However, this proposal differentially affects the program crops. (See original post for full color charts and graphs) Total farm safety net payments as a share of crop sales range from 45% for upland cotton and 27% for sorghum to 4% for soybeans and 3% for oats. Even excluding upland cotton, a notable spread exists in the role of the farm safety net by crop.
Crops most affected by the loss of direct payments are, unsurprisingly, trying to find ways to retain their share of farm safety net spending. One approach that has been proposed is to try to differentially increase payments by the counter-cyclical program by adjusting target prices in a way that most benefits the crops with the greatest loss of direct payments. This proposed approach is consistent with the target prices contained in the House Agriculture Committee's 2012 farm bill proposal.
However, this approach could lead to challenges at the World Trade Organization if crop prices decline and stay below the target prices. While the ruling on the Brazil-U.S. cotton case is not definitive, to many observers it suggests that high fixed target prices that remain above market prices for an extended period can be potentially challenged as trade distorting.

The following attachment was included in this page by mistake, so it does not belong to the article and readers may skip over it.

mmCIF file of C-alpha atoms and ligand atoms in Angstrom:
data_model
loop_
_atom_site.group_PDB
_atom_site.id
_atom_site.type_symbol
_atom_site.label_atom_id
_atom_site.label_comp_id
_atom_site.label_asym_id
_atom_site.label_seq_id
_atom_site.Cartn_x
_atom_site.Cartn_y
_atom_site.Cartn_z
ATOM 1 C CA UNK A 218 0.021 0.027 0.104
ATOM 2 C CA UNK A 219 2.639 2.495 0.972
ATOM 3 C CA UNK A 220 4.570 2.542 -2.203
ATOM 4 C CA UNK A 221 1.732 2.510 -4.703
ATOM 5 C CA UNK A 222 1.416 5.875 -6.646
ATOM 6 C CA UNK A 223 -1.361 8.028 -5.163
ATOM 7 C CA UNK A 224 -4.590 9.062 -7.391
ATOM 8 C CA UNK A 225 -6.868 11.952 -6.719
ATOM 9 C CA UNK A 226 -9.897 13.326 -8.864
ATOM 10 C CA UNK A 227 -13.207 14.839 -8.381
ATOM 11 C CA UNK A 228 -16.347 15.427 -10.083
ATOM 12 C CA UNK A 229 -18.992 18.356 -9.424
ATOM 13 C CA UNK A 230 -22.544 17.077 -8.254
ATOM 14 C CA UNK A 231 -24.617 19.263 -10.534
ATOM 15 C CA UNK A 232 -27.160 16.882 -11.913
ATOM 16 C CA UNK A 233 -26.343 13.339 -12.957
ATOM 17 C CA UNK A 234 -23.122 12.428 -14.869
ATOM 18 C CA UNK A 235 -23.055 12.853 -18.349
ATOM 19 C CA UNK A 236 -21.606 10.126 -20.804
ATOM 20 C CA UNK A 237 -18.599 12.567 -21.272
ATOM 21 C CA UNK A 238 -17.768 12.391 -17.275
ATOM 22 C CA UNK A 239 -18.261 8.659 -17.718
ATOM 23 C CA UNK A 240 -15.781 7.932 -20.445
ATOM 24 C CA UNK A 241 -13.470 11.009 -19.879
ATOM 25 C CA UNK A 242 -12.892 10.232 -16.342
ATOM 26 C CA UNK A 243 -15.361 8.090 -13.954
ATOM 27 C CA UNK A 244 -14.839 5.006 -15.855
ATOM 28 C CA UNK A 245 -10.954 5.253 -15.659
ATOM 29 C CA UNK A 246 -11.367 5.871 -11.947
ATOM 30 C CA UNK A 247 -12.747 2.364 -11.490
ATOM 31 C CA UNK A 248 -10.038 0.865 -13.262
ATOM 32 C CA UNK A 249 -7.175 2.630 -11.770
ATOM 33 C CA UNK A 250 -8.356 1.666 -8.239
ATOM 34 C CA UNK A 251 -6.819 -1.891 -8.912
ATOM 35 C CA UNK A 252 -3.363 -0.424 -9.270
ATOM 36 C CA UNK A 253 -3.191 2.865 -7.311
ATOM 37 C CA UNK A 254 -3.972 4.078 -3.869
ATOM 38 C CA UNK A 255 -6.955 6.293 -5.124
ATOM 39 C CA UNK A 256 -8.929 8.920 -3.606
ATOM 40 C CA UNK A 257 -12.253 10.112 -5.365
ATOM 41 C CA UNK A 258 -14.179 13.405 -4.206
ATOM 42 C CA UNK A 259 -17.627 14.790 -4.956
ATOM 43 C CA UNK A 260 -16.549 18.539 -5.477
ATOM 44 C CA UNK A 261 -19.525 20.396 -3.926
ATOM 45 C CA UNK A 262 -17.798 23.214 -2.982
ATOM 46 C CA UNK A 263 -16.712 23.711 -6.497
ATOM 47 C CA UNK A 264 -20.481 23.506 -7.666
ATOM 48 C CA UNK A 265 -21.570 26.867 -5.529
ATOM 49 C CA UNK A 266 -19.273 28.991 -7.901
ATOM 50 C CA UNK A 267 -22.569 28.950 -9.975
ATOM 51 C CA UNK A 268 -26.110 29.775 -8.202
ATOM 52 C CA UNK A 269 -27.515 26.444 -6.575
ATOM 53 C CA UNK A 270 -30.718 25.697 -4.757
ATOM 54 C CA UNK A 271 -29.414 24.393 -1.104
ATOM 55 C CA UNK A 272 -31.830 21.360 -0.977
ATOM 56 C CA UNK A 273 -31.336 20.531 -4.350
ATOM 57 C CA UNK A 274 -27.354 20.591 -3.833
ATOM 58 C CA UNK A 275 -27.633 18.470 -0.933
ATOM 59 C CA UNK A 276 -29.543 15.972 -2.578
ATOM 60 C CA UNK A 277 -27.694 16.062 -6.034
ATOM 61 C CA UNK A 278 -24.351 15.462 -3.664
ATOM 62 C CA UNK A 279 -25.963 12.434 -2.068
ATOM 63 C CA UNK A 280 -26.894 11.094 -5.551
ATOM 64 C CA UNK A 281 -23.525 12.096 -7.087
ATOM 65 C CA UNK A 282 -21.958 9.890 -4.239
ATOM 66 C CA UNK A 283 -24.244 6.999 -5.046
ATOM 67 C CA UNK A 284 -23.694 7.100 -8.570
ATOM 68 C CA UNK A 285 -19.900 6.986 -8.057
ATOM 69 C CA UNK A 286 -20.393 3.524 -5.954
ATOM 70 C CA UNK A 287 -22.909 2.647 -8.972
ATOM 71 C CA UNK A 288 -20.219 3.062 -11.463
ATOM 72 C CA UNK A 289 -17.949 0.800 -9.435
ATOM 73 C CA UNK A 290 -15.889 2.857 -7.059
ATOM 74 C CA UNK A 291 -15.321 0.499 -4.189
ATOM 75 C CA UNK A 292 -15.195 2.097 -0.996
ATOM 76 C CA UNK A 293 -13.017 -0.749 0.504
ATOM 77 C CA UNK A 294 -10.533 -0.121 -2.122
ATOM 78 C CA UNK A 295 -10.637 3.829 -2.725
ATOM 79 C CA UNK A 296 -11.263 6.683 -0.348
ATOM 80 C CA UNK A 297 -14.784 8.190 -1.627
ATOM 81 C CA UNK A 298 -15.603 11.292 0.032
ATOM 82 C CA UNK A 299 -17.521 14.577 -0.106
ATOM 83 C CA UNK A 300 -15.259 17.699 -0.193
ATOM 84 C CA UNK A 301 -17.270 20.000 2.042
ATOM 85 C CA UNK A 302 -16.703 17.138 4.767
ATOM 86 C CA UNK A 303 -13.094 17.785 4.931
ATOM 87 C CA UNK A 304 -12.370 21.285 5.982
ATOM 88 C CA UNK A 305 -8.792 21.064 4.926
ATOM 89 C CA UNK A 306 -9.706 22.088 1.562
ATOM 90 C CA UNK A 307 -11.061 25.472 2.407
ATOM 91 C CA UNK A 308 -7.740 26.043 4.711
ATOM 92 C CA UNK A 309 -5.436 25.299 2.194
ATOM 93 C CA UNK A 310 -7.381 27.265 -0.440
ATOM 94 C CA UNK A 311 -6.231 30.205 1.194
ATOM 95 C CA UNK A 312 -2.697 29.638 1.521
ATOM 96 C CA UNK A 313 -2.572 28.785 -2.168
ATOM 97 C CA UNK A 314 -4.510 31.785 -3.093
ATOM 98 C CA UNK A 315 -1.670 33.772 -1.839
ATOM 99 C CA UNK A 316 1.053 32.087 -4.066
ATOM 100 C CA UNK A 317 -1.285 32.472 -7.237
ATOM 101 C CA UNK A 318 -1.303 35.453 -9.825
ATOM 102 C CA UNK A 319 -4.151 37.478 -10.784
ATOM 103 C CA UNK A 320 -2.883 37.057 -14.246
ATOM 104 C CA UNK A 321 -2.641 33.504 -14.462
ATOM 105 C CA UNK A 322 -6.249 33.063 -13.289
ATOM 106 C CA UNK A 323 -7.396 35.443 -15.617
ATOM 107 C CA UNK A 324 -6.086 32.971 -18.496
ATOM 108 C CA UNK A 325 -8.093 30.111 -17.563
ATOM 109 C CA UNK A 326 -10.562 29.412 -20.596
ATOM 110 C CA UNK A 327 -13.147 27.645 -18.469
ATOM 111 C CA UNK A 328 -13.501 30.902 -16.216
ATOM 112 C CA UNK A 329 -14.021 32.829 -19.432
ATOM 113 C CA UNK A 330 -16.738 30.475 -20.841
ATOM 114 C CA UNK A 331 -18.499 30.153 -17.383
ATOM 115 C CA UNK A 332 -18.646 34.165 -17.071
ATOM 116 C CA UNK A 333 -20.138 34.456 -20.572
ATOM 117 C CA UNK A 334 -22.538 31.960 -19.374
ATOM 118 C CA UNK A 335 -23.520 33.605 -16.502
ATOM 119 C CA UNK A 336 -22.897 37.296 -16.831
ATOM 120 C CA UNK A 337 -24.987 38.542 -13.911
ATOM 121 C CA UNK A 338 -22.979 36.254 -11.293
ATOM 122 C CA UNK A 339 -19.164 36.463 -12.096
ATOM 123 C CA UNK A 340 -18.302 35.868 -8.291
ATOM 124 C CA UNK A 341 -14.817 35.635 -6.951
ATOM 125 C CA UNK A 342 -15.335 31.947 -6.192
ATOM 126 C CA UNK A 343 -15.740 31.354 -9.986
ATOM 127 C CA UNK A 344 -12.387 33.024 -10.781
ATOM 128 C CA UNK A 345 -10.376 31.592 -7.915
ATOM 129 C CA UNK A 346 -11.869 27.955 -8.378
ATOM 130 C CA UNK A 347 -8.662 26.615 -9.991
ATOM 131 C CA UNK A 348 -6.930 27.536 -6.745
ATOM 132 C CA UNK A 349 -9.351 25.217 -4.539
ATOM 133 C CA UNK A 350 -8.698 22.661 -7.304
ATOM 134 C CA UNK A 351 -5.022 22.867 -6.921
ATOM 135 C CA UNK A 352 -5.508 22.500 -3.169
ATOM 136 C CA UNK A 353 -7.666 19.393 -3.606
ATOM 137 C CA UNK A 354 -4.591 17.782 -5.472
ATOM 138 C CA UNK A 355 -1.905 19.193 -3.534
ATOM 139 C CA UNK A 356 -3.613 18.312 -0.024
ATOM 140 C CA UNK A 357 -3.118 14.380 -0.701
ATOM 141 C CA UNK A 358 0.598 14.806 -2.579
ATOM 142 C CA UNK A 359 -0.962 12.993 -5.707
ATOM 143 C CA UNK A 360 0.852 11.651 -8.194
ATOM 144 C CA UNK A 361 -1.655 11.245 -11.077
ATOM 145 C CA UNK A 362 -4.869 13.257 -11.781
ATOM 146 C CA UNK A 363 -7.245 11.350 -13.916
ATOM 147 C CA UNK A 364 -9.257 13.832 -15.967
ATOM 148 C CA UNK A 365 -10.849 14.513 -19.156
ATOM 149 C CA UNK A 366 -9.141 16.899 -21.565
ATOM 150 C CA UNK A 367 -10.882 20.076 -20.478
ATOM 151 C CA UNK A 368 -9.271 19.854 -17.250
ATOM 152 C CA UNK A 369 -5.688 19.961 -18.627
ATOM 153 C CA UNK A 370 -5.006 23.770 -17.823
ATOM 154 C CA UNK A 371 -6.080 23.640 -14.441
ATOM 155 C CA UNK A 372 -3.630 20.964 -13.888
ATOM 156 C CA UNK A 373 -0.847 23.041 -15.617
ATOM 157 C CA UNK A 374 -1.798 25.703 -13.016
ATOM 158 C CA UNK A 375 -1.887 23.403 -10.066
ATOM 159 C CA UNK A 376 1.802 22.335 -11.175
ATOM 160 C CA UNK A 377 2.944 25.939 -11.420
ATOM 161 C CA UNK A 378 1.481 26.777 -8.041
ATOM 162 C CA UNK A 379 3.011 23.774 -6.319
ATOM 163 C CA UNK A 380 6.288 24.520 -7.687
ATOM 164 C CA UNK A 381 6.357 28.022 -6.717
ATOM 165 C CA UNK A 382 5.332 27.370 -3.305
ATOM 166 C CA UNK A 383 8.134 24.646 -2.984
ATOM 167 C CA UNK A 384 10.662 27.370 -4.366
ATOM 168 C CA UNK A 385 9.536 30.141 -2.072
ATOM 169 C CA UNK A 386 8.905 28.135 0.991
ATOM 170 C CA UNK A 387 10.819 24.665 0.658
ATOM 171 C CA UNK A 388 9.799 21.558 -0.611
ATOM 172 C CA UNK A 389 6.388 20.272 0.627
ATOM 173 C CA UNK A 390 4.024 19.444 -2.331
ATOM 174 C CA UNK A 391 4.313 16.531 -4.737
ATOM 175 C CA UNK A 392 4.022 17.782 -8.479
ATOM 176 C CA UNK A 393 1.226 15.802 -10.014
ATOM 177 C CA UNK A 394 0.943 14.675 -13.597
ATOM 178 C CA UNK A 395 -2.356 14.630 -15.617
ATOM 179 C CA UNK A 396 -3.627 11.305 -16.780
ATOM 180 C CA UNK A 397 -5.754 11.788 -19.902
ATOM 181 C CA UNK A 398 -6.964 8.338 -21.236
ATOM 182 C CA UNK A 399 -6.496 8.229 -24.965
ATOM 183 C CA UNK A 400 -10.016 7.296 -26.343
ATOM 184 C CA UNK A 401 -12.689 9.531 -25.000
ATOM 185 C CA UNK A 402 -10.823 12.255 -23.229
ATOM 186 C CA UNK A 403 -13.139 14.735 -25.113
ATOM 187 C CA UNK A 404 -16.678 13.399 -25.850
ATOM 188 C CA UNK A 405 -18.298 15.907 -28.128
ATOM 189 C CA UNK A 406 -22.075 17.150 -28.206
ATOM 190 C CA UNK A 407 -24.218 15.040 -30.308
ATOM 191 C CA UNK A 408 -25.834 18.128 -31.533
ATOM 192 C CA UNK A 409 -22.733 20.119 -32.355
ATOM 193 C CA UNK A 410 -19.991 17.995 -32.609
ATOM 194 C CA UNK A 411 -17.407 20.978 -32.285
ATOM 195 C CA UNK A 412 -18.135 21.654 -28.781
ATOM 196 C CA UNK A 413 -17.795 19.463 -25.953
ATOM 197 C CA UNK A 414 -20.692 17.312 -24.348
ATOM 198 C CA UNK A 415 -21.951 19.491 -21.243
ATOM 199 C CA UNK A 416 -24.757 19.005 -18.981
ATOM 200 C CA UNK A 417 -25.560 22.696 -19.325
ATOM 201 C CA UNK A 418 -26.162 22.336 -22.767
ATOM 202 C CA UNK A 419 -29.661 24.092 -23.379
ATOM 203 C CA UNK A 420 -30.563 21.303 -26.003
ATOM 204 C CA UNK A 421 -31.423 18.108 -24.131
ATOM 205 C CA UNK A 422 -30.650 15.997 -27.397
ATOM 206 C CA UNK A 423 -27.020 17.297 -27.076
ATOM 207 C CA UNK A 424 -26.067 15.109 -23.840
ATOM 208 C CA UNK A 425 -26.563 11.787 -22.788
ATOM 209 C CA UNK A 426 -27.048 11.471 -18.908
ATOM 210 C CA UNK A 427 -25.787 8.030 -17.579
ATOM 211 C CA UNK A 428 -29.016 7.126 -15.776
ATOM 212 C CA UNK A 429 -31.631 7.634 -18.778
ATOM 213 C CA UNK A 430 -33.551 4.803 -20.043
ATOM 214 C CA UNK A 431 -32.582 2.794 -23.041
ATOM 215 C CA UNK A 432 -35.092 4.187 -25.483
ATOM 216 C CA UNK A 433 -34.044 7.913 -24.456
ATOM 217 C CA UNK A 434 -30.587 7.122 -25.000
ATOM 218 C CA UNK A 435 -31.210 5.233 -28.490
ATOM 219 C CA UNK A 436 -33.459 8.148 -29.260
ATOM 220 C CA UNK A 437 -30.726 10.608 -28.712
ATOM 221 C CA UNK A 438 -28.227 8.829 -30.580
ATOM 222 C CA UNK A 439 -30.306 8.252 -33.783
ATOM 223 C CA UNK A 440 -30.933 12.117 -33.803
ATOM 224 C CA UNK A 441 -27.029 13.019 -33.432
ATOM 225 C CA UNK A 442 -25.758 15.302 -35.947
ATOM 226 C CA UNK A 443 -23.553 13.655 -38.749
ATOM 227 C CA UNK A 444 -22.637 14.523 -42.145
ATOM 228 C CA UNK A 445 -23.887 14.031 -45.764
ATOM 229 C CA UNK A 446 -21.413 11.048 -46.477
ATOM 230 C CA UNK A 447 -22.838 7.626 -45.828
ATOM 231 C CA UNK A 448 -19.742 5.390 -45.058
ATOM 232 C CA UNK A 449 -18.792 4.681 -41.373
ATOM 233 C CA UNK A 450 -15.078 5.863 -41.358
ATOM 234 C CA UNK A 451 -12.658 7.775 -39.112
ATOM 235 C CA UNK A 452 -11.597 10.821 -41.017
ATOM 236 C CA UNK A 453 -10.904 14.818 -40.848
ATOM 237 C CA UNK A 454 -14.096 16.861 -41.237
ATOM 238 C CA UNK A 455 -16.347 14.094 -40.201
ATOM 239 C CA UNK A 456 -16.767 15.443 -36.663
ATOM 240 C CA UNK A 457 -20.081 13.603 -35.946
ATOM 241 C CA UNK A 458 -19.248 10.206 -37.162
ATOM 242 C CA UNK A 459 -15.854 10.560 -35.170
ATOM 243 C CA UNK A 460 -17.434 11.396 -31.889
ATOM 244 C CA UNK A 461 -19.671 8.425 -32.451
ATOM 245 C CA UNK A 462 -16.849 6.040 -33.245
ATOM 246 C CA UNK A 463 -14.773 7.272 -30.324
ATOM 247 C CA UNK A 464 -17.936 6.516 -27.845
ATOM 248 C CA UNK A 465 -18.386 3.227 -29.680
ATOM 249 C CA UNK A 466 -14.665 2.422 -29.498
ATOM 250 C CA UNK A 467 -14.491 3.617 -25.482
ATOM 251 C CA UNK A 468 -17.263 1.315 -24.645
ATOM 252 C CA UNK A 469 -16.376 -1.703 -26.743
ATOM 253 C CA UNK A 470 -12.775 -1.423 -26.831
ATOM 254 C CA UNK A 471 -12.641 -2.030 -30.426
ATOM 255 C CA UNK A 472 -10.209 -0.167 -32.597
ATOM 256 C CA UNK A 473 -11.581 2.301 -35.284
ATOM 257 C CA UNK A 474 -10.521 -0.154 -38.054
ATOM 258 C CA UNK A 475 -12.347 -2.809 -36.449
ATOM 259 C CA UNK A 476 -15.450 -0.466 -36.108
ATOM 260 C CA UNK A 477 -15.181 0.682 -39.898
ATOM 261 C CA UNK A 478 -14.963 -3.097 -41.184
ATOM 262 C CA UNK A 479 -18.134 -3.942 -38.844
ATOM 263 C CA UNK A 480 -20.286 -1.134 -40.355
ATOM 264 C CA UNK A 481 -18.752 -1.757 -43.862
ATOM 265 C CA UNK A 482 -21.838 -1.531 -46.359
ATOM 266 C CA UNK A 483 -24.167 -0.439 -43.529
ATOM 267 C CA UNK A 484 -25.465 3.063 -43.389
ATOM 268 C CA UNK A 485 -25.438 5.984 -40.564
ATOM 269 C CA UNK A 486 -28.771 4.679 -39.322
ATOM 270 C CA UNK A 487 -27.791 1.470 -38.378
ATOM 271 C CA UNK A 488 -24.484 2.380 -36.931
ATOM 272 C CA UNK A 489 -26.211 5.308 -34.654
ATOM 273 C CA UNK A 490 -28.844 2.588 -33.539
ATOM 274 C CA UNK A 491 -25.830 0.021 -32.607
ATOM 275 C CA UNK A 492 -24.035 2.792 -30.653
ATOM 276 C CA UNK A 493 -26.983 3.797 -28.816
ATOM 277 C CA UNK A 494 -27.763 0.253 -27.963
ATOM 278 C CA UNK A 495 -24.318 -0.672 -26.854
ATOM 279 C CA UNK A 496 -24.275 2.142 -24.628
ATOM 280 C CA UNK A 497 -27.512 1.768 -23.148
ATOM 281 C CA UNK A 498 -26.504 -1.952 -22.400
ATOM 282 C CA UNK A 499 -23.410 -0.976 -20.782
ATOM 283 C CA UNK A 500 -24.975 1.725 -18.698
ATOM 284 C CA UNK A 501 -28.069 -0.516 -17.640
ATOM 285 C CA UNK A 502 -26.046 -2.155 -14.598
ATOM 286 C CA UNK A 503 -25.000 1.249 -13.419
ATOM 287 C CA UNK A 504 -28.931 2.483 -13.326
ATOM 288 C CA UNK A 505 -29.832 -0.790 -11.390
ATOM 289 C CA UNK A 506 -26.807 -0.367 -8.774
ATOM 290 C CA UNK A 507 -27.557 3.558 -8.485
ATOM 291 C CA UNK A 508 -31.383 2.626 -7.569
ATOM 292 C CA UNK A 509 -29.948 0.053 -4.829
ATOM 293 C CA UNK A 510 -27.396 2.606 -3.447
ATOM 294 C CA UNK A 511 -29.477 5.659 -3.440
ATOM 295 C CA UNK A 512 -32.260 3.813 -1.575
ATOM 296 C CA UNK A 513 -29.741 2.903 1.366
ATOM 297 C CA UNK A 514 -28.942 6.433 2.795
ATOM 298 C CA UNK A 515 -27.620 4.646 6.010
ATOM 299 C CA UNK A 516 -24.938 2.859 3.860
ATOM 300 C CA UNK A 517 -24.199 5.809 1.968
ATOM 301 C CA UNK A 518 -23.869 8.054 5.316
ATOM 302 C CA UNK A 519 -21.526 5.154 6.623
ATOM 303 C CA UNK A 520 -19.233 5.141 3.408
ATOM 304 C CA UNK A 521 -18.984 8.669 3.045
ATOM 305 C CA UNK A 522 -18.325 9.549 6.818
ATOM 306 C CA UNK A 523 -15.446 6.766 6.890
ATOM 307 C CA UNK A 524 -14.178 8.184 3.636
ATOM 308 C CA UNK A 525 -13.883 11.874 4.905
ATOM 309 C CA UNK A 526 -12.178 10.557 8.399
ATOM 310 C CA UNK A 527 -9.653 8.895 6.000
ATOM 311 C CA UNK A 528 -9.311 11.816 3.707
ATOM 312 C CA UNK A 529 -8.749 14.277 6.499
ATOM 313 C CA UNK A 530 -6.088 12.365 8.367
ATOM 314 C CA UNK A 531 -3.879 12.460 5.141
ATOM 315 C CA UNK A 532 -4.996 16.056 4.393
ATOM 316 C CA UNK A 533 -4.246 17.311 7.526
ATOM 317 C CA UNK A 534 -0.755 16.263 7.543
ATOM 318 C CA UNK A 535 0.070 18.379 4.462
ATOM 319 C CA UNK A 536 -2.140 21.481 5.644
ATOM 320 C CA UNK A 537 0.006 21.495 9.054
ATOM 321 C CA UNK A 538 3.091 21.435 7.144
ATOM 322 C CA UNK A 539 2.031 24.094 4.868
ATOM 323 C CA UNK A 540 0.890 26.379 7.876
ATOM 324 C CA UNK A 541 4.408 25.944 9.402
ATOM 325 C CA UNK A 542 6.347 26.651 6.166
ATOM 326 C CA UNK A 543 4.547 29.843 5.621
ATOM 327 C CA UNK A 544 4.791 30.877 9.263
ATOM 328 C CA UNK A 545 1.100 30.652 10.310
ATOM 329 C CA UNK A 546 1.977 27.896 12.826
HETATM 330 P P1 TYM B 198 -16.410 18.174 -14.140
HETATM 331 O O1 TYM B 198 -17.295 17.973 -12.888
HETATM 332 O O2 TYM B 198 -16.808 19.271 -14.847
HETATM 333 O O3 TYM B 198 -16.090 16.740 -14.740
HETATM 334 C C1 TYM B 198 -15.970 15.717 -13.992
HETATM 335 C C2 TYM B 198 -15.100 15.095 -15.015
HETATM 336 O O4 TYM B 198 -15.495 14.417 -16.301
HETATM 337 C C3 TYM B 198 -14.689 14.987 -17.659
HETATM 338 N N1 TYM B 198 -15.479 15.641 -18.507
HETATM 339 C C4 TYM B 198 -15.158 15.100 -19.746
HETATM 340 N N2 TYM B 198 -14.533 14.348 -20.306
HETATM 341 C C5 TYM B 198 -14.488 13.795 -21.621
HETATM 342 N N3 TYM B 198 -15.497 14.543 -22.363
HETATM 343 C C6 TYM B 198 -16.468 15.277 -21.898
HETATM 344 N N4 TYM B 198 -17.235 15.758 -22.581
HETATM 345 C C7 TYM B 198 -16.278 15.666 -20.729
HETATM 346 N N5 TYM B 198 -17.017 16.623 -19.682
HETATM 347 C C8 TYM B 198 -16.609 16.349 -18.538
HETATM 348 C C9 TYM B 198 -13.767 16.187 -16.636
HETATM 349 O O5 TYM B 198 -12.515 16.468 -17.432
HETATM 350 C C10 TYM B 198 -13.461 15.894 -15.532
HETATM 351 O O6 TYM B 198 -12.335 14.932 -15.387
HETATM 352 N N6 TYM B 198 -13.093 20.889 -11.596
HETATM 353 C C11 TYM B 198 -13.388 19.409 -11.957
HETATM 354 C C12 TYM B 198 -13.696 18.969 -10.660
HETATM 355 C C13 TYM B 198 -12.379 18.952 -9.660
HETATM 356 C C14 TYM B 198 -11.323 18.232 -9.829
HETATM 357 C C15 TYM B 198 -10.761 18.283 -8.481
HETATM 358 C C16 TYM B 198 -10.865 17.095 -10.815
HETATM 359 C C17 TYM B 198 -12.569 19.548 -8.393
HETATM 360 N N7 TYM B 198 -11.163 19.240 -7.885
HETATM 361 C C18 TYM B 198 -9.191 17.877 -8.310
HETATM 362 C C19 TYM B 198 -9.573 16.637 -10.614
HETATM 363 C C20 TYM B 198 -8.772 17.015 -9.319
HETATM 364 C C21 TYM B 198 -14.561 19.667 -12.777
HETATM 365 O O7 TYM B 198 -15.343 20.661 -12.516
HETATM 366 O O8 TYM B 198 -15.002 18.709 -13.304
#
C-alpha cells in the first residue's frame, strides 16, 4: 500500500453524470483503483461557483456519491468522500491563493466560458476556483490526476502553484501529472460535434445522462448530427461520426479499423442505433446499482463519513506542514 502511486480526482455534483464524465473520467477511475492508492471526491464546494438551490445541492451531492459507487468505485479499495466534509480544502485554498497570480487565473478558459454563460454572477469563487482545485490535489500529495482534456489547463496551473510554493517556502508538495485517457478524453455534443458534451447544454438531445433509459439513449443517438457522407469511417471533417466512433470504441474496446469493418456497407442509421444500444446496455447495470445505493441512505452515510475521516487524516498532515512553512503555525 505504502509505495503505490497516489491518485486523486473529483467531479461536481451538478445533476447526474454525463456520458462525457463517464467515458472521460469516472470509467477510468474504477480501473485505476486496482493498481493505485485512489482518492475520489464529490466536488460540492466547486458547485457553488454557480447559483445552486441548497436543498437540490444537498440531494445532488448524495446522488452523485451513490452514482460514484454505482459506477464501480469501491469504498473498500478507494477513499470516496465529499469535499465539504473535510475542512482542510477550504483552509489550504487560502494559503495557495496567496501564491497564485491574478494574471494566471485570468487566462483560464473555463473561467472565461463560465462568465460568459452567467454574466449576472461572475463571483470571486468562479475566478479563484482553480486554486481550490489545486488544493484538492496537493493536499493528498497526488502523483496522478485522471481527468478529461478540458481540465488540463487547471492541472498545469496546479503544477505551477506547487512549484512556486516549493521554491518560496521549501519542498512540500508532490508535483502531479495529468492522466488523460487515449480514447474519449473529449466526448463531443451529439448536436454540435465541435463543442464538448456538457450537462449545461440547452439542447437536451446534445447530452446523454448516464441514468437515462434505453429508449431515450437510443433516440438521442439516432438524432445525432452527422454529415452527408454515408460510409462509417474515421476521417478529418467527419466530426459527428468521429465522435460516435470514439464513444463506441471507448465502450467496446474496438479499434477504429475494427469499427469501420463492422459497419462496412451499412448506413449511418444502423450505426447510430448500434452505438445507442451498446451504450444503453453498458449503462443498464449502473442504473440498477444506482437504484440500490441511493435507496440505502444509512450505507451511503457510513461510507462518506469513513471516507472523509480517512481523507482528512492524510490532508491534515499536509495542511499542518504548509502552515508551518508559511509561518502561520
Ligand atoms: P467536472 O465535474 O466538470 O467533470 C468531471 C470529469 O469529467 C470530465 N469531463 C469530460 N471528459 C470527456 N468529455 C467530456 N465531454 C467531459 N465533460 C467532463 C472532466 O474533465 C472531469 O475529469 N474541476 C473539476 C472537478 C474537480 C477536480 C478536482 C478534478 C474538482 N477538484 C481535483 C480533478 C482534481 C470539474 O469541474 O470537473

To this policy observer, the key policy innovation in this farm bill debate is the cotton STAX program, which is designed to be a response to the WTO ruling on cotton. STAX is essentially a county-based insurance program that can be added onto individual crop insurance. Most observers consider it unlikely that Brazil would accept a STAX program with a fixed support price. The structure of STAX that comes out of this farm bill is potentially important because it could establish the template for future U.S. farm policy. From this perspective, an interesting question is whether Brazil would accept a support price that moves with the market. For example, the price in STAX could be the higher of the insurance price for the current year or a moving average of price over a specified number of years.